Sunday, September 21, 2008
Regis called. He and Young Regis are seeing lots of old friends and family on their trip back east. They've also eaten at the 130 Diner in Howard's honor. We don't have restaurants here in Minnesota that are called diners (except for Mickey's Diner in St. Paul) but there are some, mostly cafes, that are similar. I don't quite understand the distinction but there it is. Young Regis had scrapple for breakfast this morning at the 130 Diner. Scrapple is mentioned in the John Gorka song, "People My Age Are Startin' to Look Gross" if that gives you a hint.
Believe it or not, this is popular and it's served in most diners. It doesn't look too bad, kind of like meatloaf, but it has a mushy texture that is off-putting. This is what Wikipedia says about scrapple:
Scrapple is typically made of hog offal, such as the head, heart, liver, and other scraps, which are boiled with any bones attached (often the entire head), to make a broth. Once cooked, bones and fat are discarded, the meat is reserved, and (dry) cornmeal is boiled in the broth to make a mush. The meat, finely minced, is returned, and seasonings, typically sage, thyme, savory, and others are added. The mush is cast into loaves and allowed to cool thoroughly until gelled. The proportions and seasoning are very much a matter of the region and the cook's taste.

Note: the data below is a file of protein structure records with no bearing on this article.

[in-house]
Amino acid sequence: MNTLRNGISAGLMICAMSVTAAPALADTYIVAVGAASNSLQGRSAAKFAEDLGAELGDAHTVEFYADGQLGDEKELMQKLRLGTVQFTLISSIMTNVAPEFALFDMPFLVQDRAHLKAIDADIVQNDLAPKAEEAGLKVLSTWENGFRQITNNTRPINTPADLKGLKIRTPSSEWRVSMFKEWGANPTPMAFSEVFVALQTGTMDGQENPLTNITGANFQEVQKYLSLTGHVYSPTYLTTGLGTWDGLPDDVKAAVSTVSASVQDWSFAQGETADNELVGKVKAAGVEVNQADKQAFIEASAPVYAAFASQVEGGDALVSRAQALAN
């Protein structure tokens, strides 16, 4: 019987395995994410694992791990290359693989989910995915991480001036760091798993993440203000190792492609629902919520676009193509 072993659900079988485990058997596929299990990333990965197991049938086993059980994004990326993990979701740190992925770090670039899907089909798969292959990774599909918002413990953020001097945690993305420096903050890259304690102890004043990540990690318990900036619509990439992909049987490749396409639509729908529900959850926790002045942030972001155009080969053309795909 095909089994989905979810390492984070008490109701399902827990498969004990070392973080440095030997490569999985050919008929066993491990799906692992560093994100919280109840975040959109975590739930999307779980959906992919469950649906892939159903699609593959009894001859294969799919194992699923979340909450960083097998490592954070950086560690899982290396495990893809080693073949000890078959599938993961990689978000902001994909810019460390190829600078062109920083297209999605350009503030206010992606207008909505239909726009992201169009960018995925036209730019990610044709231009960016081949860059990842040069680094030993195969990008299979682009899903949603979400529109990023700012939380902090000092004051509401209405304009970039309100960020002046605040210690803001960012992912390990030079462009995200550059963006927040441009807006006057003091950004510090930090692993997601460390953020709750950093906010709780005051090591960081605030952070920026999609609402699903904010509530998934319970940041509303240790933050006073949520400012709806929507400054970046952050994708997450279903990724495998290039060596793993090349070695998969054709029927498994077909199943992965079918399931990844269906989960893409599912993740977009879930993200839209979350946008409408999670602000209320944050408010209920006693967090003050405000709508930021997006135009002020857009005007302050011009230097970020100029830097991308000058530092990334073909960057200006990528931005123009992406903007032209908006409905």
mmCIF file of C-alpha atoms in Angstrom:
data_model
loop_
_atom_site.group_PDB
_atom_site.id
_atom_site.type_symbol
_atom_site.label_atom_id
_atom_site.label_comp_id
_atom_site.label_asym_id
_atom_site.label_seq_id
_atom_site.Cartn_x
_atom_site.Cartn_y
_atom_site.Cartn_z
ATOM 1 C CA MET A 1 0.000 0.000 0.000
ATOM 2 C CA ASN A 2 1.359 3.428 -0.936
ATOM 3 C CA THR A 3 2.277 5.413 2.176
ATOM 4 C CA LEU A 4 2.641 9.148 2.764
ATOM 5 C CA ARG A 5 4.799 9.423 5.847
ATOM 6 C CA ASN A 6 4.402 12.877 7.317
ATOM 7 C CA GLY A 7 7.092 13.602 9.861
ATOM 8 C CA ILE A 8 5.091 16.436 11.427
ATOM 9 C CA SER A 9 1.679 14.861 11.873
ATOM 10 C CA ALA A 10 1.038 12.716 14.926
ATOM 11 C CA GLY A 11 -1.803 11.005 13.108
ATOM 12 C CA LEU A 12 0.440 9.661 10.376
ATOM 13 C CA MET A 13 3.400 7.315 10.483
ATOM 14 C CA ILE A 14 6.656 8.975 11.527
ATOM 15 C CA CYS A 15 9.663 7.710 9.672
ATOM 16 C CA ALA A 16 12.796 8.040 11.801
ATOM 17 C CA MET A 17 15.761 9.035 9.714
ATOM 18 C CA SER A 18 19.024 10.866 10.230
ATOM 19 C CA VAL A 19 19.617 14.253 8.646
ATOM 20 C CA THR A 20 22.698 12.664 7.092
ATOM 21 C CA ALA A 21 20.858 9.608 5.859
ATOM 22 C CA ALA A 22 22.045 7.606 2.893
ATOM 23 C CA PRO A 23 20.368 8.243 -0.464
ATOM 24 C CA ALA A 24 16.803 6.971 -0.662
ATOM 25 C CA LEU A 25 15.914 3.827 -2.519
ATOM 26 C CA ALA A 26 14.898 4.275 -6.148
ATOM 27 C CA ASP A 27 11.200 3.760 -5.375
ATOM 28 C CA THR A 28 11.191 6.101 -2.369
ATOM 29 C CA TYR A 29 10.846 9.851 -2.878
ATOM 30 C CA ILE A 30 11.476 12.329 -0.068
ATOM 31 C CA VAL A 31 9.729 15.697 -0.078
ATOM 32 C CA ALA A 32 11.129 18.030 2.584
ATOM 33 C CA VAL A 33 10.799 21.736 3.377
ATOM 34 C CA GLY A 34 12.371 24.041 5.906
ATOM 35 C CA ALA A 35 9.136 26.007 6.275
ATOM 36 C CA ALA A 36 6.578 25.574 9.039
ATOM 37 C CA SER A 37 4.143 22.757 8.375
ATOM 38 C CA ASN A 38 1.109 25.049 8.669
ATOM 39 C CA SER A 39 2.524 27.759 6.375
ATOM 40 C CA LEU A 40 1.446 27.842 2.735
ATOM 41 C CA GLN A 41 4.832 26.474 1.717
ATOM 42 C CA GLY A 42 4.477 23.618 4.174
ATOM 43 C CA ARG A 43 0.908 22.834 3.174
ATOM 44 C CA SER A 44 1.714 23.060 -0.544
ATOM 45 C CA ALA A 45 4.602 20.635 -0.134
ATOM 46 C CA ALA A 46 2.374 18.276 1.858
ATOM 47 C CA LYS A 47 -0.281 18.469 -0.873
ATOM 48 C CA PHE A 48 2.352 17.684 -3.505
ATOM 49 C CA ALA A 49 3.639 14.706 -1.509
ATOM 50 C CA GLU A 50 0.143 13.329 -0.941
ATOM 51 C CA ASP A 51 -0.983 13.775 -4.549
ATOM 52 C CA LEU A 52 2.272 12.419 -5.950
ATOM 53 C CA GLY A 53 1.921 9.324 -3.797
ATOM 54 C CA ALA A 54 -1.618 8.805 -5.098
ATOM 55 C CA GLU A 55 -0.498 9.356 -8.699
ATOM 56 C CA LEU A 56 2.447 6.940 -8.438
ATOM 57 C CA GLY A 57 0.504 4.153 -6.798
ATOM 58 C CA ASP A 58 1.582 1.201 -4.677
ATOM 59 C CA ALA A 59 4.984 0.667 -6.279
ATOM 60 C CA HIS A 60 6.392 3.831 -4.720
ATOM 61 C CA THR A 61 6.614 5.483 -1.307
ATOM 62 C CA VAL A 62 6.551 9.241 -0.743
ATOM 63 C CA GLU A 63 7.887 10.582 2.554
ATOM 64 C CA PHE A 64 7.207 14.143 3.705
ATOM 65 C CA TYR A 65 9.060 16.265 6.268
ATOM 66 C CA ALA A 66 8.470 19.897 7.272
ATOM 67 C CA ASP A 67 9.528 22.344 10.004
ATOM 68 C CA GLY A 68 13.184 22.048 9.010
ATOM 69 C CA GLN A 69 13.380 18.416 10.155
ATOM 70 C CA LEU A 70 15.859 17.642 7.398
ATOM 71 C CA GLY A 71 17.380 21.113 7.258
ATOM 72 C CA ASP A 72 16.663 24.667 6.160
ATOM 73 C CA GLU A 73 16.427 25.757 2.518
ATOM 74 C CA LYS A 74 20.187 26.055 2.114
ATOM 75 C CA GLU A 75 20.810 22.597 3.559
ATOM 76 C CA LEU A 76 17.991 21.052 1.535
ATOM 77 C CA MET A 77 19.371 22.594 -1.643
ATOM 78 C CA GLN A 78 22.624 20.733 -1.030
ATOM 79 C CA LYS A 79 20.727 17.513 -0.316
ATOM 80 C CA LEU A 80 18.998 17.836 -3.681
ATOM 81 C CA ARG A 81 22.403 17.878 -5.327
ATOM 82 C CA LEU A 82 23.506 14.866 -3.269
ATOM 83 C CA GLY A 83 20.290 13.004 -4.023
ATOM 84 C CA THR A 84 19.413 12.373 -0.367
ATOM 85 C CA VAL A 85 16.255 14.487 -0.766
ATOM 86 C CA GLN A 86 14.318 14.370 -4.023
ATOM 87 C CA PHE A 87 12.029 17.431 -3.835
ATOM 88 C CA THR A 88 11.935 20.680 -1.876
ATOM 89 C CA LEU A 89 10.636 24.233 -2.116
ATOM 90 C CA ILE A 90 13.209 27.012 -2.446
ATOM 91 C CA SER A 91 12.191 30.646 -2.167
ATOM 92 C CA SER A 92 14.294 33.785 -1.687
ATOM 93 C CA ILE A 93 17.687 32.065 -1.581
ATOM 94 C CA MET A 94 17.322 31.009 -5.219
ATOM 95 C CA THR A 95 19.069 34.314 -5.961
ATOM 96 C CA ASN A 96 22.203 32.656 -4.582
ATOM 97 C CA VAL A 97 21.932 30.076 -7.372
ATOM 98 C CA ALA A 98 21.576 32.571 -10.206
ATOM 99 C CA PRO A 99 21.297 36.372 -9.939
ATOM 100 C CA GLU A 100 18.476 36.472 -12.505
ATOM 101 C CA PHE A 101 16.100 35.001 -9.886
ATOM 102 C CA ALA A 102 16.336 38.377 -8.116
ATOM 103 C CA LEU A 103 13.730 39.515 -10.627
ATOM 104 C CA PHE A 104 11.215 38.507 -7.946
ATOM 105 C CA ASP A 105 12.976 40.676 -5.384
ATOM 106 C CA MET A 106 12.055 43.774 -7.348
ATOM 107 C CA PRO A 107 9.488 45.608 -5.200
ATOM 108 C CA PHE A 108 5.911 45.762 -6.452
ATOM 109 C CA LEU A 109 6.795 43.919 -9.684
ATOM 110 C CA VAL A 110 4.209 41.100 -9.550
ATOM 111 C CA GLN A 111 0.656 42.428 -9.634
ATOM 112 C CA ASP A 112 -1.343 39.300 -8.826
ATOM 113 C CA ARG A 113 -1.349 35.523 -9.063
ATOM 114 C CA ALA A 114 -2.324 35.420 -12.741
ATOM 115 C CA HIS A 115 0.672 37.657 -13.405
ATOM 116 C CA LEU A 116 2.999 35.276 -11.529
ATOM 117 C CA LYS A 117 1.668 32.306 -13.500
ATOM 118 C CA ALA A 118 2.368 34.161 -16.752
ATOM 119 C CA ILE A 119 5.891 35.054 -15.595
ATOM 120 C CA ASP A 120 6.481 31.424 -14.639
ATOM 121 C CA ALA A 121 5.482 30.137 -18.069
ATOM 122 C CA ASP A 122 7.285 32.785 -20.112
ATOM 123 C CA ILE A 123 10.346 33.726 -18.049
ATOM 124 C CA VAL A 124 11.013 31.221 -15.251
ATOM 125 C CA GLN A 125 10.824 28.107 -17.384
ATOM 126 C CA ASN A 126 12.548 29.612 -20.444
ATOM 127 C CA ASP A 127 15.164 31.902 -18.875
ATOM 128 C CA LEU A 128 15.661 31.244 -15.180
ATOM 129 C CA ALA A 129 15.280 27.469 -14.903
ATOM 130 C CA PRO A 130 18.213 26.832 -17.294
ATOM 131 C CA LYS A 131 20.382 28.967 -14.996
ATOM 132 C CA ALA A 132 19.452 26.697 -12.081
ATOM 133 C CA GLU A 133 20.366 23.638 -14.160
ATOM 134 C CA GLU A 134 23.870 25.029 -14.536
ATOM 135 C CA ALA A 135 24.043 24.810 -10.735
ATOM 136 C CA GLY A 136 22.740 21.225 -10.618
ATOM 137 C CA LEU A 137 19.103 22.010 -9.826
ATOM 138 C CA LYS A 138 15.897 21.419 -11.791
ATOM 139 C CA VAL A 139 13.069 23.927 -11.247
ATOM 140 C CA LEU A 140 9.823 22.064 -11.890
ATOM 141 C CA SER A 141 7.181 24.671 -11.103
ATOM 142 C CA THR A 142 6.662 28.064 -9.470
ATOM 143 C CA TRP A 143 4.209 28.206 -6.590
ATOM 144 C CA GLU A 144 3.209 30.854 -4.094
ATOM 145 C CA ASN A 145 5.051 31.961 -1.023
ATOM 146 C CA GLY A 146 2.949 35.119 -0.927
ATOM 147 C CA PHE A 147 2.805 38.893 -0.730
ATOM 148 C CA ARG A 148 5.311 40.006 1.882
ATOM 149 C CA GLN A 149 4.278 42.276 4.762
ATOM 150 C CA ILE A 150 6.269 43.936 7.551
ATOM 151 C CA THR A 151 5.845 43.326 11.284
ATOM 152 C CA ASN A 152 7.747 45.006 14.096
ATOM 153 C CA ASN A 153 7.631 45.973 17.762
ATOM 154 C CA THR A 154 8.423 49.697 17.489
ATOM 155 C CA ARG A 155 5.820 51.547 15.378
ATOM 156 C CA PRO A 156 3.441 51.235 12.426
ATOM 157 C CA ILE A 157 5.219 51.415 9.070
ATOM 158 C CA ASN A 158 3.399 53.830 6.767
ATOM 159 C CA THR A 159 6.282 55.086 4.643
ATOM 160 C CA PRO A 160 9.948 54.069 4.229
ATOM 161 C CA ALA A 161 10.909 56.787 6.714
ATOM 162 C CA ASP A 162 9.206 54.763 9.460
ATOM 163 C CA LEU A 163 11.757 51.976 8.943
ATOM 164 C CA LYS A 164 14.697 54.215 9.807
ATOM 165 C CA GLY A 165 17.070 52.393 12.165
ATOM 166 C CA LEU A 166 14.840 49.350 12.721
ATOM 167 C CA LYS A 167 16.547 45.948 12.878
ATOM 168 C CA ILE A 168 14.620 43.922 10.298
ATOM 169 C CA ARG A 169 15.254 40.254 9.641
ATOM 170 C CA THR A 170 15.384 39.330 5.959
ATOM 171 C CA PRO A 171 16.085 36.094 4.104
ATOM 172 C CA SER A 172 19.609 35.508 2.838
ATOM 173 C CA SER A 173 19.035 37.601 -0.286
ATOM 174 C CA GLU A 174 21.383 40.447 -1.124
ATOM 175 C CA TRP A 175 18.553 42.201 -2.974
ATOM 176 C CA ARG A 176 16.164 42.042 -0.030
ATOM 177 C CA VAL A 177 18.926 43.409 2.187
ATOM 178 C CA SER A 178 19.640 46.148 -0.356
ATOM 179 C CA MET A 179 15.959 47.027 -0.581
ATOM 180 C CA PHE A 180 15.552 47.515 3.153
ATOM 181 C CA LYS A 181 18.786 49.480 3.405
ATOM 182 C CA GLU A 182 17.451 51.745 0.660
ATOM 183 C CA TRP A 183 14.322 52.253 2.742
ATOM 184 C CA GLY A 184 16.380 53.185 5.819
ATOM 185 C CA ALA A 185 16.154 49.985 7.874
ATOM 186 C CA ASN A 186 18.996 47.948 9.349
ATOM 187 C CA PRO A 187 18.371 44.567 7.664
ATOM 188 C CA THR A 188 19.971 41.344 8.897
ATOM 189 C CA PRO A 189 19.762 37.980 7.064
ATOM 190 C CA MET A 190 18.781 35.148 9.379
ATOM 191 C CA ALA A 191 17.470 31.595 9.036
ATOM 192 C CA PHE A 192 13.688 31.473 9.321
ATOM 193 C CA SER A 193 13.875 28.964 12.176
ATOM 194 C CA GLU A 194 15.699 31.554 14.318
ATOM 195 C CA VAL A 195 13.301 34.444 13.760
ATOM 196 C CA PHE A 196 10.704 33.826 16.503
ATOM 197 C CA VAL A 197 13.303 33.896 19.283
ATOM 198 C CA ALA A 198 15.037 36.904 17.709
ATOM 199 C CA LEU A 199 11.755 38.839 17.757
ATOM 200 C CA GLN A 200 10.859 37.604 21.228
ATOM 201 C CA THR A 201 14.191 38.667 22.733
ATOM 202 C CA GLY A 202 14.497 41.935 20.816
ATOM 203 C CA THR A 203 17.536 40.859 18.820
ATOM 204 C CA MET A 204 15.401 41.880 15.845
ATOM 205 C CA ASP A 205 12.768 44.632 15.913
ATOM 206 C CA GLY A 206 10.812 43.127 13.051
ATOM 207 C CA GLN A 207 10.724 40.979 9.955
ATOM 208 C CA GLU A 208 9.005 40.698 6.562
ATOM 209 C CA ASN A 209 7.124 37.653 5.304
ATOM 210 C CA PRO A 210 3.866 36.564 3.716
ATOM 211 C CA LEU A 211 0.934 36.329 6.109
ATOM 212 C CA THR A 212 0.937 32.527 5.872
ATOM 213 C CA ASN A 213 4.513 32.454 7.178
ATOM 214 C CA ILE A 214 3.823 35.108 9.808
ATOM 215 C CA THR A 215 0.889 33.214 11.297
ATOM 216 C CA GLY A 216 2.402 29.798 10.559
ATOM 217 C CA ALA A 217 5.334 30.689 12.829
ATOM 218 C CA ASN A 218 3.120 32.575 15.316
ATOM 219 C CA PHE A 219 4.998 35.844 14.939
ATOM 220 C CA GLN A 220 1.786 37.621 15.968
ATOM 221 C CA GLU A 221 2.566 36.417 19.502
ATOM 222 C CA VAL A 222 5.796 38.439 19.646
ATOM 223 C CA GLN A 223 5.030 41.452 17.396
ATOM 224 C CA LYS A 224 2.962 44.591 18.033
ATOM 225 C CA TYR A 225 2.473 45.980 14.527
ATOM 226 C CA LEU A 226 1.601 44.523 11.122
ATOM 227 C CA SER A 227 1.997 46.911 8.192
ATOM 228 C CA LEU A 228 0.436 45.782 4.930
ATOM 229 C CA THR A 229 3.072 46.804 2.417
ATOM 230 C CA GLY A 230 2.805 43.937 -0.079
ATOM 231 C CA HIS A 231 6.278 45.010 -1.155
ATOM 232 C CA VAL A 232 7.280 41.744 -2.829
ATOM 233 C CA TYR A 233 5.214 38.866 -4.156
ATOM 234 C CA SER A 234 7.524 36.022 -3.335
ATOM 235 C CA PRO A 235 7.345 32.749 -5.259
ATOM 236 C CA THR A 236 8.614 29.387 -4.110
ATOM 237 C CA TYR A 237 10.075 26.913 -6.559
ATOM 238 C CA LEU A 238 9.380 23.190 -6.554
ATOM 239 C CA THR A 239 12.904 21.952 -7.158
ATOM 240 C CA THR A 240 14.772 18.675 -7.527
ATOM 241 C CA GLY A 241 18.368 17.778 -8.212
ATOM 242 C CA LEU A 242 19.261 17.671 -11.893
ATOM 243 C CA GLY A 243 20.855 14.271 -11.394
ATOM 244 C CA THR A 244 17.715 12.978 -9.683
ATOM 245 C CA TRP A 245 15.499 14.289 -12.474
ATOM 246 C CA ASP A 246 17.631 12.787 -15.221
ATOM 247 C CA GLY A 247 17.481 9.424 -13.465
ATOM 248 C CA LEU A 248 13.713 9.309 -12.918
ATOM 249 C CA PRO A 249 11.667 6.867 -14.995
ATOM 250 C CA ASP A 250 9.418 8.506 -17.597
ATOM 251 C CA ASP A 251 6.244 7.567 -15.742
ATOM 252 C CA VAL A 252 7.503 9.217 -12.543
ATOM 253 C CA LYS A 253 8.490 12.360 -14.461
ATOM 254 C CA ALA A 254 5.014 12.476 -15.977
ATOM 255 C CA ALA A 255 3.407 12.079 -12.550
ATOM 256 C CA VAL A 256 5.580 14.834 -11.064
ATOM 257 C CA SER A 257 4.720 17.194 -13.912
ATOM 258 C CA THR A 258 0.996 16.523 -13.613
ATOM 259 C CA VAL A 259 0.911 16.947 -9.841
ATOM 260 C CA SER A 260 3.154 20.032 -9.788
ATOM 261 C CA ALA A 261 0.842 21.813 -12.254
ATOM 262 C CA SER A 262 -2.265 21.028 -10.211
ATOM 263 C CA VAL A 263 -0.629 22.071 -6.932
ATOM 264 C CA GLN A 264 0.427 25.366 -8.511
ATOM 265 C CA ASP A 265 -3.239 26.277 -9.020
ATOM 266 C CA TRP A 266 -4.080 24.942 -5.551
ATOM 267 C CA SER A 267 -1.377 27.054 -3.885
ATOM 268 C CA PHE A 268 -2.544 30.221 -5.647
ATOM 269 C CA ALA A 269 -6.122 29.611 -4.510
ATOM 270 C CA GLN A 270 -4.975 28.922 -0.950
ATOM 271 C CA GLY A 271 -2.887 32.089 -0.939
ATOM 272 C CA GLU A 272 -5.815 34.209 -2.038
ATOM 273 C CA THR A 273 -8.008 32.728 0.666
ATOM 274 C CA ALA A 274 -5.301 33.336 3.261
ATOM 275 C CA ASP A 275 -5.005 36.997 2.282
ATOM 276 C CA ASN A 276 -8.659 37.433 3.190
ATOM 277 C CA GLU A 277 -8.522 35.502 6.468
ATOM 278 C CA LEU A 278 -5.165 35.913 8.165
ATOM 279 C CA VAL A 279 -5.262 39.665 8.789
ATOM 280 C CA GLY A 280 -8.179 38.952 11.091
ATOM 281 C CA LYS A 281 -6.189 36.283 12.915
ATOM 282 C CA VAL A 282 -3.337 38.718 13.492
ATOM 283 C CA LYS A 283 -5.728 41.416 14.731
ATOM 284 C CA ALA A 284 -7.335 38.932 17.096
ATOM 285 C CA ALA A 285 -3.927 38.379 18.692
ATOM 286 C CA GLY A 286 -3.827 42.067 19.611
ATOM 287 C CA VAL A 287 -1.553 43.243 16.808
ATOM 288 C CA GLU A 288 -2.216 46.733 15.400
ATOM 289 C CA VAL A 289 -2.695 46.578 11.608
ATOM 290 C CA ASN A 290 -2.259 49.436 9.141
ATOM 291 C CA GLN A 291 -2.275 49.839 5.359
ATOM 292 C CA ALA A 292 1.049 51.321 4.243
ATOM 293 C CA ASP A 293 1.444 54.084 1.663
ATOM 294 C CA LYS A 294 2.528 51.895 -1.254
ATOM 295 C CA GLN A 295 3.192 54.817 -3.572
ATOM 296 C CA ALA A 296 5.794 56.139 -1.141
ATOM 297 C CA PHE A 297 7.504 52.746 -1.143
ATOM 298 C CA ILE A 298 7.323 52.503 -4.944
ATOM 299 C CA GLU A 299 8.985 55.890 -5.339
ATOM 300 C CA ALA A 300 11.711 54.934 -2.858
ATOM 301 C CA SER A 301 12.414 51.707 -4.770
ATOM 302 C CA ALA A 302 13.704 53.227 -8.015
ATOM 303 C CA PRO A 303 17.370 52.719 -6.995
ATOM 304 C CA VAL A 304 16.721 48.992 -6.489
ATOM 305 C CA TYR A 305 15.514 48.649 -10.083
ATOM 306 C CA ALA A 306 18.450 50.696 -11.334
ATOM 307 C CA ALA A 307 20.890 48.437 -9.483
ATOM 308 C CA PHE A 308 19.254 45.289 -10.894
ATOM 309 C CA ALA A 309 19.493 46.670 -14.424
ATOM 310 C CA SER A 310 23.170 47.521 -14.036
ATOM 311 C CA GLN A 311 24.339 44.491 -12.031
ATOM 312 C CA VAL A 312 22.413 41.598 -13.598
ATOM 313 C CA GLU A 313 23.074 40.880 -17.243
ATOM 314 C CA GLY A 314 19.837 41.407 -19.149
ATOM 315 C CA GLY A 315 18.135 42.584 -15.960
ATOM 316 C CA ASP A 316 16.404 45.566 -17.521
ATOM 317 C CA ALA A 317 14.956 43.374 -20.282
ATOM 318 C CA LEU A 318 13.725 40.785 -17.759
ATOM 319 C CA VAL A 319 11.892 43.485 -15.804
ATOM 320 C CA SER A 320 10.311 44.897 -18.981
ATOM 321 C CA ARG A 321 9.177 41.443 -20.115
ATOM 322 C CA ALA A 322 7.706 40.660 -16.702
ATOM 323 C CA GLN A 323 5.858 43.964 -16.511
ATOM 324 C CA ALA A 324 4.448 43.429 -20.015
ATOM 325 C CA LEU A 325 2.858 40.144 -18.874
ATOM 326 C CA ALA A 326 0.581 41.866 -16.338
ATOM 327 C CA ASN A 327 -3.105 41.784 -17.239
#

Yeah, lovely. Hog offal. That doesn't sound good, does it?
Here's Howard's obituary. Don't think you've missed something if you're surprised to see the H in my name. There is no H. Must be the newspaper's mistake; Howard wasn't a WWII vet either.
I made whole grain, low-fat biscotti this afternoon. They aren't exactly the white chocolate and macadamia nut ones that are so good but they'll do.
I'm reading a book that is so good, it's stunning: Divisadero by Michael Ondaatje. Same author as The English Patient, of which I was not a fan. But this is very good. I liked this line so well I stuck it on my email as a signature: There is the hidden presence of others in us, even those we have known briefly. We contain them for the rest of our lives, at every border that we cross.
In modern times, maybe that's considered a sign of respect for a person's words....sticking them at the end of an email. I've been known, though, to assume mistakenly that a signature is part of what the email sender is writing to me. I hate this expression, but... duh.